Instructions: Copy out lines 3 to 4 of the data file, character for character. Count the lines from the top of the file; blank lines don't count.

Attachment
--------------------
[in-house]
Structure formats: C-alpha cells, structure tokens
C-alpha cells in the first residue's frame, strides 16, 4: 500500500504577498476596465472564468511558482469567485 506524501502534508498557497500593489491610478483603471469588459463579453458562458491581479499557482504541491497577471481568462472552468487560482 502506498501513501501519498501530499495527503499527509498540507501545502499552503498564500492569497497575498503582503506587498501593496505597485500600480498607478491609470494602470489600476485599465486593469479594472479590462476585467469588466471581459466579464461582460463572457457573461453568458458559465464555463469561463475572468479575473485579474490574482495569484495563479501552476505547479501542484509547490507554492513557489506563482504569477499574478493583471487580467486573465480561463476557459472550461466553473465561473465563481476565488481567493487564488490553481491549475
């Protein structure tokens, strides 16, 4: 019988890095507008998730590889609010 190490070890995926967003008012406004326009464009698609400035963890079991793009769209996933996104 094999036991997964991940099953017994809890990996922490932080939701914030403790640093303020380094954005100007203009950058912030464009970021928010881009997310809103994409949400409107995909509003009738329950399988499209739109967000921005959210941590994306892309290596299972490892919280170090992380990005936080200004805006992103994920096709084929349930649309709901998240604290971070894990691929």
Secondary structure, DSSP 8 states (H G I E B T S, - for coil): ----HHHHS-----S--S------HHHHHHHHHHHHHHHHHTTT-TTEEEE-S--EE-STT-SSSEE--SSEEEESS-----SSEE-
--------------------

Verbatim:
C-alpha cells in the first residue's frame, strides 16, 4: 500500500504577498476596465472564468511558482469567485 506524501502534508498557497500593489491610478483603471469588459463579453458562458491581479499557482504541491497577471481568462472552468487560482 502506498501513501501519498501530499495527503499527509498540507501545502499552503498564500492569497497575498503582503506587498501593496505597485500600480498607478491609470494602470489600476485599465486593469479594472479590462476585467469588466471581459466579464461582460463572457457573461453568458458559465464555463469561463475572468479575473485579474490574482495569484495563479501552476505547479501542484509547490507554492513557489506563482504569477499574478493583471487580467486573465480561463476557459472550461466553473465561473465563481476565488481567493487564488490553481491549475
């Protein structure tokens, strides 16, 4: 019988890095507008998730590889609010 190490070890995926967003008012406004326009464009698609400035963890079991793009769209996933996104 094999036991997964991940099953017994809890990996922490932080939701914030403790640093303020380094954005100007203009950058912030464009970021928010881009997310809103994409949400409107995909509003009738329950399988499209739109967000921005959210941590994306892309290596299972490892919280170090992380990005936080200004805006992103994920096709084929349930649309709901998240604290971070894990691929």